This morning, the Congressional Budget Office (CBO) released an update to its budget and economic outlook for the next decade. In news
that will be shocking to none of my readers, the federal debt is projected to grow over the course of the decade.
Check out their chart below:
By CBO’s estimate, the federal debt held by the public will reach 74 percent of GDP at the end of this fiscal year, a level not seen in the US since the topsy-turvy budgetary days of FDR and WWII. By 2024, the federal debt is projected to reach 77 percent of GDP. Before the onset of the recession, federal debt constituted a “mere” 35 percent of GDP. If current economic trends continue, debt levels that were once rationalized by extraordinary economic circumstances may simply become the new normal.
The CBO is more pessimistic than the Obama administration about GDP growth over the next decade, but they’re probably still more optimistic than a lot of Americans. These projections are assuming improvements in aggregate demand, higher consumer spending, and a turnaround of the housing sector. Should any of these changes fail to materialize, GDP growth may remain below even the CBO’stempered projections, and the debt-to-GDP ratio could be even higher than expected.
Now, here is another alarming aspect of this report: Outlays are growing at an average of 5.2 percent per year, which is greater than nominal GDP growth. This is one of our key problems. We will never get the budget under control with federal spending consistently growing faster than our economy.?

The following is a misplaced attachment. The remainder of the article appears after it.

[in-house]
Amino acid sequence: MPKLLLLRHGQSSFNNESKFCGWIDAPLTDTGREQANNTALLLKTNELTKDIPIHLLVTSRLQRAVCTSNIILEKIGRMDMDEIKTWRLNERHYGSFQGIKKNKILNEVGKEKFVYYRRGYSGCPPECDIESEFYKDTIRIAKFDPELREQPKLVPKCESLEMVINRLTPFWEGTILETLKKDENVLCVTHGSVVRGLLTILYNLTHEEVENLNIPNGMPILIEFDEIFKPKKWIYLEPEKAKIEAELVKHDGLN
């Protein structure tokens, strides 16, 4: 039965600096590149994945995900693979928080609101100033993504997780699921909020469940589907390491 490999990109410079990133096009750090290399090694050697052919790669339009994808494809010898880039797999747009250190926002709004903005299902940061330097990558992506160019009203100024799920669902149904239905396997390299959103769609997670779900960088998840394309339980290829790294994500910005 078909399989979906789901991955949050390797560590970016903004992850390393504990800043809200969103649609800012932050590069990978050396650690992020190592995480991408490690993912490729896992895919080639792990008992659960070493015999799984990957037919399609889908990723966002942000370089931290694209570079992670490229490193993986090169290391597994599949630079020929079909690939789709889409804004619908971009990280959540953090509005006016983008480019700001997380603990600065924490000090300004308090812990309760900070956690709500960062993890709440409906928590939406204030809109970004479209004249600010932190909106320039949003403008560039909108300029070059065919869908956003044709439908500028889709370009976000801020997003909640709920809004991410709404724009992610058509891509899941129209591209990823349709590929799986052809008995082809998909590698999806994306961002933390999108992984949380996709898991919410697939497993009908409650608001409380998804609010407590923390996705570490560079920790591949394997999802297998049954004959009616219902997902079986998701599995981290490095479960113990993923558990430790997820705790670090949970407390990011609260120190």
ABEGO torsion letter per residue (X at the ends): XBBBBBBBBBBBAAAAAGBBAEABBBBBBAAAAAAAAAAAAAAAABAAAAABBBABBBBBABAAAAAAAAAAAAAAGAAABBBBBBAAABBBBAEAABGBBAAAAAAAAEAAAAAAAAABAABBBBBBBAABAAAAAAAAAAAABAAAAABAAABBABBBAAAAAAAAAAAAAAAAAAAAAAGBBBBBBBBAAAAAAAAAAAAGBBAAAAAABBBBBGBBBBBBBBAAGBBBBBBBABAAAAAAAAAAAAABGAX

Some commentators have pointed to shrinking short-term deficits as one cause for celebration. I am not so cheerful. While this year’s budget deficit is projected to be $506 billion, which is $170 billion lower than last year’s deficit, it’s still higher than the $492 billion 2014 deficit anticipated in CBO’s projections from April.The discrepancy largely stems from lower-than-anticipated corporate-income-tax receipts.
What’s more, these magically declining budget deficits could easily be reversed by the usual congressional ineptitude. Should a misguided Congress kick the can of sequester cuts down the road again, then deficits could balloon by as much as $900 billion over the next decade. Extending a host of expiring tax subsidies and other abuses of the tax system, at least some of which is expected, would boost deficits by another $900 billion. Additionally, as Wonkblog reports, much of the apparent deficit improvements stem from changes in the way that CBO calculates interest payments on the debt. Even with all of that, the CBO also projects that budget deficits will exceed 3 percent of GDP by 2018 and will continue to grow to almost 4 percent by 2024.
Over at the Cato Institute, Nicole Kaeding highlights some other key points: